Glenn Freemantle won an Oscar in Sound Design for his work on Gravity. I had the pleasure of hearing him talk about his work at Glasgow Film Festival 2015, including what it's like to design sound for a film set in the vacuum of space.

Part of the fun in attending a film festival is joining the discussion that arises before, after and in between screenings. Festival-goers have a real appreciation for the entire process of filmmaking. What an even greater pleasure it is to have the makers of festival films join the conversation. Working as Festival Marketing Assistant for Glasgow Film over the past few months, I’ve had the pleasure of attending the series of 'Behind the Scenes' talks at the Centre for Contemporary Arts, Glasgow (CCA). The festival is in part to blame (that’s not true – I’m entirely to blame) for my recent silence. Though anyone who’s worked a festival will understand how immersed you become in the programme, the promotion and then making the most of every minute while it’s running.

During this time, I saw many opportunities for topics I could expand into blogs. The 'Behind the Scenes' discussions with filmmakers prompted many of those moments. These discussions often highlighted interplay between the creative and technical, the constraints of physics or finance against the vision of the filmmaker.

Glenn Freemantle’s Sound Masterclass at Glasgow Film Festival 2015 (GFF15) was one such example. I count science-fiction film Gravity as one of my favourite films, and I recognise that this largely down to the use of sound. (I'll forgive the scientific inaccuracies in Gravity because these compromises place a greater focus on the story.) Sound Designer Glenn Freemantle won an Oscar for his work on Gravity and the discussion was high on my list of must-sees. Presented with designing the sound for a film set in the vacuum of space, how would one tackle this problem? Glenn’s answer is beautifully simple: have the audience experience the sound of the film through the vibrations in the astronaut’s space suits.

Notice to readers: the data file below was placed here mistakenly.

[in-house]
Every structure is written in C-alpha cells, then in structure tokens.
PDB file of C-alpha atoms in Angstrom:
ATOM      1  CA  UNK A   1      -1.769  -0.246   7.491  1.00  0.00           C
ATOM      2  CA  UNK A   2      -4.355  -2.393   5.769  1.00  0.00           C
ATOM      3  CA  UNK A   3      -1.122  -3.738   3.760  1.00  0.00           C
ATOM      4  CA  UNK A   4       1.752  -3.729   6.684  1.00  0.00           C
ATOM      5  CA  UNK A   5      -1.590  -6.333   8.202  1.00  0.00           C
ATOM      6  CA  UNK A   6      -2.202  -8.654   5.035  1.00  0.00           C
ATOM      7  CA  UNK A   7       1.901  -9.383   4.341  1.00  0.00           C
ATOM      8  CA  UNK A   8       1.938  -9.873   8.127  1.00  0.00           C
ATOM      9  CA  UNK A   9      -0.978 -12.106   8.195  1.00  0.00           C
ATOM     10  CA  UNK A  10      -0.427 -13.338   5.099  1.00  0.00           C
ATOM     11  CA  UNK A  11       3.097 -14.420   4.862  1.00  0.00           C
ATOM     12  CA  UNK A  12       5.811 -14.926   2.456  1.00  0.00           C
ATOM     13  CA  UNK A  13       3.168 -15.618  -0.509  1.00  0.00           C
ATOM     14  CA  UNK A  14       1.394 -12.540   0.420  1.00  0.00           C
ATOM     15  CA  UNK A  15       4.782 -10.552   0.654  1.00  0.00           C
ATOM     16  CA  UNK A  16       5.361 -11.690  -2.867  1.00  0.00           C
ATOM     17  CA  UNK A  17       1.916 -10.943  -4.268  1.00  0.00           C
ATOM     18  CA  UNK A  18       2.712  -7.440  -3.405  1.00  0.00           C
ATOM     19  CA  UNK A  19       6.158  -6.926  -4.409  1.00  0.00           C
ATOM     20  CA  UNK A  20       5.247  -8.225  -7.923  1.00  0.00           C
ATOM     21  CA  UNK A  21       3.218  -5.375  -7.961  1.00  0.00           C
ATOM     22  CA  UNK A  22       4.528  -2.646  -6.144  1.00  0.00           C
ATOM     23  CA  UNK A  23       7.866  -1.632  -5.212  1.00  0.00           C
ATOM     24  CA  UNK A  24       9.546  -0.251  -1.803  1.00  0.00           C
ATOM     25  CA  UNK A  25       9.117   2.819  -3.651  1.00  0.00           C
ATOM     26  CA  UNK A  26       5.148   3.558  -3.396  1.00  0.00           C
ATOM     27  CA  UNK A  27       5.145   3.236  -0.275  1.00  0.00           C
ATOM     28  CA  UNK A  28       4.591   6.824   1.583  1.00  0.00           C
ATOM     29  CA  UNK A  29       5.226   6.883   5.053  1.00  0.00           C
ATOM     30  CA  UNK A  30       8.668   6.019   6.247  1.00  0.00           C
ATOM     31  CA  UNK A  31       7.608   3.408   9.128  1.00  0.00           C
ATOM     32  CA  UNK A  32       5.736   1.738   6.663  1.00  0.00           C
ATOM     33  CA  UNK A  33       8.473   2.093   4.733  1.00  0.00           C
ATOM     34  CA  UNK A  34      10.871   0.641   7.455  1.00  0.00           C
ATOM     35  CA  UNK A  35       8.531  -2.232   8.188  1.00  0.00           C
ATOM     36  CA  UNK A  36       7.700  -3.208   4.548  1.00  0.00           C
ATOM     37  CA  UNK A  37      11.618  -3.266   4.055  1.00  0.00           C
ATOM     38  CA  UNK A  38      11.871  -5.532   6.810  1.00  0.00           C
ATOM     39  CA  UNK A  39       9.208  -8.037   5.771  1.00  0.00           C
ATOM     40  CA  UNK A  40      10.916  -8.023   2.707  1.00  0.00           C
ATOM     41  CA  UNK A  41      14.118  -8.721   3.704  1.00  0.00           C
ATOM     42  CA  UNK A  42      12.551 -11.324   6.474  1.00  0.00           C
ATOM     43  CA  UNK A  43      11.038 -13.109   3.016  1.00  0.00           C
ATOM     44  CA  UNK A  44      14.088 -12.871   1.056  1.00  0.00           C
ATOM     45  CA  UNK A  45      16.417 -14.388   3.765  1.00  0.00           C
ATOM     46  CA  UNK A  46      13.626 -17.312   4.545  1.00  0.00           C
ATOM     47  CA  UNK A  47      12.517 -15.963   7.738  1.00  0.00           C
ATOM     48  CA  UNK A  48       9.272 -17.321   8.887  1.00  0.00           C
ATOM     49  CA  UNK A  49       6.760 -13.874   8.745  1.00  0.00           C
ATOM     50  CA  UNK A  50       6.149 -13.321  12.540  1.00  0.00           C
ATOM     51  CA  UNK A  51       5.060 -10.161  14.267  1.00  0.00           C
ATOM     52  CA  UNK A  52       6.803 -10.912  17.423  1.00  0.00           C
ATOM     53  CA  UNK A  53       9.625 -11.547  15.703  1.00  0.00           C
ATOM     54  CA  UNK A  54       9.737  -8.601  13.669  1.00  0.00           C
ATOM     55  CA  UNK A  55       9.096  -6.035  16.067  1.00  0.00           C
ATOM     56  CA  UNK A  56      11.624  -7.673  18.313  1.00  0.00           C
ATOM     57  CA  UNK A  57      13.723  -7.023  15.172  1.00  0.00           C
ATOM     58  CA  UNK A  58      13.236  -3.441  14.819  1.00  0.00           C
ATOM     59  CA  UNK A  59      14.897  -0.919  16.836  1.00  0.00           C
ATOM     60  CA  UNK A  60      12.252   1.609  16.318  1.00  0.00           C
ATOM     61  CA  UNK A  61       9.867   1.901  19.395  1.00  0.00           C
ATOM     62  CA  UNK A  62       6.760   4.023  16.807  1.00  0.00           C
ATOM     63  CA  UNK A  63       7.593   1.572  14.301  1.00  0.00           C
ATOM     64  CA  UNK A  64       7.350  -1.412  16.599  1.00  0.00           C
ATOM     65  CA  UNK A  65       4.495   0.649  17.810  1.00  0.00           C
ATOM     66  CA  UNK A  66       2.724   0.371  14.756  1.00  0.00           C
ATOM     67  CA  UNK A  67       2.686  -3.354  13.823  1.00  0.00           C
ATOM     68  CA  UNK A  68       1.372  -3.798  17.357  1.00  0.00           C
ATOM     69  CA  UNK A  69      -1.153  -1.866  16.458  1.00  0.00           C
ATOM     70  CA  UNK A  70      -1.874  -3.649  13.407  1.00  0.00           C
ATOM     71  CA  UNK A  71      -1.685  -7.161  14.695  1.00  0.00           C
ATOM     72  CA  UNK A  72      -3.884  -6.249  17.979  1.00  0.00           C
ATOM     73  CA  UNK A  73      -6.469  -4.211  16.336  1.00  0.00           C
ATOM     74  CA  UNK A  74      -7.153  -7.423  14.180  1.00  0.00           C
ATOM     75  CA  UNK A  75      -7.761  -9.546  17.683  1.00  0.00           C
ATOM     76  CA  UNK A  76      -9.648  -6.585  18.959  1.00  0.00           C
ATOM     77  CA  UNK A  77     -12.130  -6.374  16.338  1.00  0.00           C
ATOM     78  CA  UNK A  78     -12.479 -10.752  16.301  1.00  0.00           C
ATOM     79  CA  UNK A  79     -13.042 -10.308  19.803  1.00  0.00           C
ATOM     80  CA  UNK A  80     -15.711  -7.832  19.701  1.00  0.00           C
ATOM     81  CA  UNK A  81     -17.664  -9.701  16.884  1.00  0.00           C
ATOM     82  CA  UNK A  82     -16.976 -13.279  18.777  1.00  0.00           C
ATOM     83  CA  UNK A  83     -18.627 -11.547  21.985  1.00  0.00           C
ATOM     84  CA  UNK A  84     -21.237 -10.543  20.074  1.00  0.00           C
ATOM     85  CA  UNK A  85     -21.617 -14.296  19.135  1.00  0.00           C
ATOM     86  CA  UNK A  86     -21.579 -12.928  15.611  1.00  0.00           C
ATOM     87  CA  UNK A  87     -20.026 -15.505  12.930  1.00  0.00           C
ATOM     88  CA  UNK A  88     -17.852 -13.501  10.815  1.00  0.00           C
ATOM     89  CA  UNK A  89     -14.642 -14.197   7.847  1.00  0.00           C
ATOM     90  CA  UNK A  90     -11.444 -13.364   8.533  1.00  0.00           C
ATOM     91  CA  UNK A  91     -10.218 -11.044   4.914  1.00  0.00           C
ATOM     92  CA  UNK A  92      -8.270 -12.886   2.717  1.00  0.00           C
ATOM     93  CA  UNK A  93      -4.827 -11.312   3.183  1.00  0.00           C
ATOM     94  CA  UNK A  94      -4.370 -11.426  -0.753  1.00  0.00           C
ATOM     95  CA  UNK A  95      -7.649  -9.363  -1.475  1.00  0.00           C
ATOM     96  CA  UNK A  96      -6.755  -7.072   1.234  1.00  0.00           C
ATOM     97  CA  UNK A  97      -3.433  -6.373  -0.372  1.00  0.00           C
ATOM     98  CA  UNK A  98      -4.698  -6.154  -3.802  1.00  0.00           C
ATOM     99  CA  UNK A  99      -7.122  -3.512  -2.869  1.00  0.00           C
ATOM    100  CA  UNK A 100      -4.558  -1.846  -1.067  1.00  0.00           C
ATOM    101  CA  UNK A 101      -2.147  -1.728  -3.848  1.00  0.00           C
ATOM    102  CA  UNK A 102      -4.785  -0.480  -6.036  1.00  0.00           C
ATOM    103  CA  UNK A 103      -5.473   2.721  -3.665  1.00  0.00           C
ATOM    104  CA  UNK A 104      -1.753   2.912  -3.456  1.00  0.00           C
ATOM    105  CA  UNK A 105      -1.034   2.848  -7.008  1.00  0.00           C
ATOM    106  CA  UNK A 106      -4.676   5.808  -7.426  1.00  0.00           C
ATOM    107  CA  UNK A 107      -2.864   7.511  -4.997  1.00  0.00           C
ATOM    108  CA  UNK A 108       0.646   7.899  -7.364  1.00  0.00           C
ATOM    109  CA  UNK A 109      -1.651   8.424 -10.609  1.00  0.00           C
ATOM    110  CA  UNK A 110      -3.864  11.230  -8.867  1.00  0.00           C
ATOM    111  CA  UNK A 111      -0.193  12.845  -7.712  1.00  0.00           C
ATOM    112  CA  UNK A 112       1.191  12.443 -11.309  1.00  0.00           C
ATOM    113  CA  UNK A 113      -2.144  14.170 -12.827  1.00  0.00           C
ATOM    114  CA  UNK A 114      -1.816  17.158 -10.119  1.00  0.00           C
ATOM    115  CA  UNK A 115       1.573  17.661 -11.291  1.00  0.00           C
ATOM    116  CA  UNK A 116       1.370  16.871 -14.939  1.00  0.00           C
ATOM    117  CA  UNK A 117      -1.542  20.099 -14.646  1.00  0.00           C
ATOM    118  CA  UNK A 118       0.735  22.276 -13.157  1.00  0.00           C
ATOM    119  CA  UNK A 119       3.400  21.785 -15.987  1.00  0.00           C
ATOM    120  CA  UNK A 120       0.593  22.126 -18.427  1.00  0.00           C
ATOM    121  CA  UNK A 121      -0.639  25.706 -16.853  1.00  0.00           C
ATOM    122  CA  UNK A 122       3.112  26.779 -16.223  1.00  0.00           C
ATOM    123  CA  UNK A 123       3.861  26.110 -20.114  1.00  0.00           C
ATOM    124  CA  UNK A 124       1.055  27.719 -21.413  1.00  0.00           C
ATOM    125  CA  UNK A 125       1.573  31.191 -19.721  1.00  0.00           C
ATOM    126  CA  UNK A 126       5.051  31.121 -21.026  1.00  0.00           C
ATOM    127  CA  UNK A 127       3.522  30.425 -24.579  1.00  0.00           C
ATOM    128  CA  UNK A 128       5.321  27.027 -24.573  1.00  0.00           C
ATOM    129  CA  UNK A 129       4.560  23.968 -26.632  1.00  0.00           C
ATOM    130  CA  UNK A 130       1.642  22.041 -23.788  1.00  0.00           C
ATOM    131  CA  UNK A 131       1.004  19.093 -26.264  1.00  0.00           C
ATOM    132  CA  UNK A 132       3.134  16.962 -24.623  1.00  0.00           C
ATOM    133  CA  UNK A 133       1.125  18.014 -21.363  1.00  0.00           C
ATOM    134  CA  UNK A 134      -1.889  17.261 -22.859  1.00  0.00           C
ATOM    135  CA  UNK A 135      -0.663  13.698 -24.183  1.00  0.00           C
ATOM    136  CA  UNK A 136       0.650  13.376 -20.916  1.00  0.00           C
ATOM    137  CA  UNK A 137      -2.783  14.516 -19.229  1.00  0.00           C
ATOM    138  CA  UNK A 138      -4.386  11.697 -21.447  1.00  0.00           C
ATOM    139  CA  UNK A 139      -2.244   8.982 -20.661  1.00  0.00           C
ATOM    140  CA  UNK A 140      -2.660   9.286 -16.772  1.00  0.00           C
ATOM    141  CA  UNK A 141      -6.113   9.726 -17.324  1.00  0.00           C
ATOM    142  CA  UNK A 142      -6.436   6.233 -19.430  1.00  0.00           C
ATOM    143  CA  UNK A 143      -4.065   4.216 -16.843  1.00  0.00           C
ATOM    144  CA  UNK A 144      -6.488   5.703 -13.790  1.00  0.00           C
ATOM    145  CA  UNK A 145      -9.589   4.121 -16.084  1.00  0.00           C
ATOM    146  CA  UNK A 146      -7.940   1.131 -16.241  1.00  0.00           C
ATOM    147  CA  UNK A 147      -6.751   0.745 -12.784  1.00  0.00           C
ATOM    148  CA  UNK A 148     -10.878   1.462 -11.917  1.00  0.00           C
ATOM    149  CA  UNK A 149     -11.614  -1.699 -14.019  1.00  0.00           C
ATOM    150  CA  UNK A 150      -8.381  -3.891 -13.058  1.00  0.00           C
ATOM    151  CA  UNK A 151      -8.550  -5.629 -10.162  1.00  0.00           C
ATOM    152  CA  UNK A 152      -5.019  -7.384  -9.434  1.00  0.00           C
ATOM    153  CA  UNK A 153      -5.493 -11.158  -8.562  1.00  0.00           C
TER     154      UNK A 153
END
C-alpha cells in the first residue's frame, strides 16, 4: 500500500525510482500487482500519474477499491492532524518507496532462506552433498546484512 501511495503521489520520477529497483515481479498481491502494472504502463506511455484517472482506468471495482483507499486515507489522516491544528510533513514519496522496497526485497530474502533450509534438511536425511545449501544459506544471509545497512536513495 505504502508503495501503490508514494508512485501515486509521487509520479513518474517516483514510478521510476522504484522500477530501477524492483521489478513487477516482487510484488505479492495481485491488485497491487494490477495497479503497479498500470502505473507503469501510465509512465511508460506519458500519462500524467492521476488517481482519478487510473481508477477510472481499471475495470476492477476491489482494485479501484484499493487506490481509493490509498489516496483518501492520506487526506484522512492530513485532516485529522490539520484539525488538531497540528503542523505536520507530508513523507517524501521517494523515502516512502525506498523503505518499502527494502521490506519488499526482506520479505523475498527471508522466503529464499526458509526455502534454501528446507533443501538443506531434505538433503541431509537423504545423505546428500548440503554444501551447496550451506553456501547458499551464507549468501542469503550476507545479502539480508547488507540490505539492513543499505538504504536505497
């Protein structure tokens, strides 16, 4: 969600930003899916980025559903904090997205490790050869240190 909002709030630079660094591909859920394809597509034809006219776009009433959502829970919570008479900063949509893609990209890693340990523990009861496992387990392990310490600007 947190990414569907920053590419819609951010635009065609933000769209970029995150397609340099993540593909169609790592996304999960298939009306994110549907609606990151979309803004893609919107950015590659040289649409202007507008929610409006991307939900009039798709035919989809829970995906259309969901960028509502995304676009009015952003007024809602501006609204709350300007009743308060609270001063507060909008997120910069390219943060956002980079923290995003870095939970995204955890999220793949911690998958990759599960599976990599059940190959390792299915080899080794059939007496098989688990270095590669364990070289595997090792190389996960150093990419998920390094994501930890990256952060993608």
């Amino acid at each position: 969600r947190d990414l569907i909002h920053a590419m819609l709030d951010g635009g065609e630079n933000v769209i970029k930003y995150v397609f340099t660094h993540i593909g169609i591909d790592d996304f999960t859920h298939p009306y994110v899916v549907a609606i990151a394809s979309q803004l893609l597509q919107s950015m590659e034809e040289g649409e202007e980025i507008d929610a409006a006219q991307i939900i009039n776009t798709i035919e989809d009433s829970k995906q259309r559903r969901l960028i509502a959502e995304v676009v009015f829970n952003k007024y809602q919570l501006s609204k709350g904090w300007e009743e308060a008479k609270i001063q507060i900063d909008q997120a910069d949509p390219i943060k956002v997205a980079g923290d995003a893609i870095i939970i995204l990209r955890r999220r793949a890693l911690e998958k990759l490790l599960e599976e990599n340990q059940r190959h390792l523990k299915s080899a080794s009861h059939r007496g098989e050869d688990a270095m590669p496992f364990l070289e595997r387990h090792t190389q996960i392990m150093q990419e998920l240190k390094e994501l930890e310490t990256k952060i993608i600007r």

With no air particles to vibrate and carry sound, it wouldn’t be possible to hear anything beyond their space suits. The rapidly approaching tide of debris in orbit would be as silent as it is deadly. In the film, the approach of the debris is marked by dramatic orchestral punches, representing the increased tension rather than trying to accurately replicate the sound of the approaching debris. Even with the degree of destruction that's wreaked throughout the film, we only experience audibly that which has a direct impact on our protagonist's space suit.

Credit: Warner Bros

Arguably, sound does exist in space, though it’s not within the range of human hearing. NASA has shown, with recordings made over recent years, that sound in space exists as electromagnetic vibrations. Charged electromagnetic particles from Solar Wind, ionosphere and planetary magnetosphere vibrate in interstellar space. These vibrations can be recorded within the range of human hearing with the use of Plasma Wave antenna. The NASA Voyager, INJUN 1, ISEE 1 and HAWKEYE space probes have all used this specialised equipment to capture the sounds of this ionized gas vibrating. You can hear some of the recordings made by Voyager 1 here. When converted into a range of sound that we can hear, the result is quite eerie; NASA recommend the clips as appropriate Hallowe’en listening.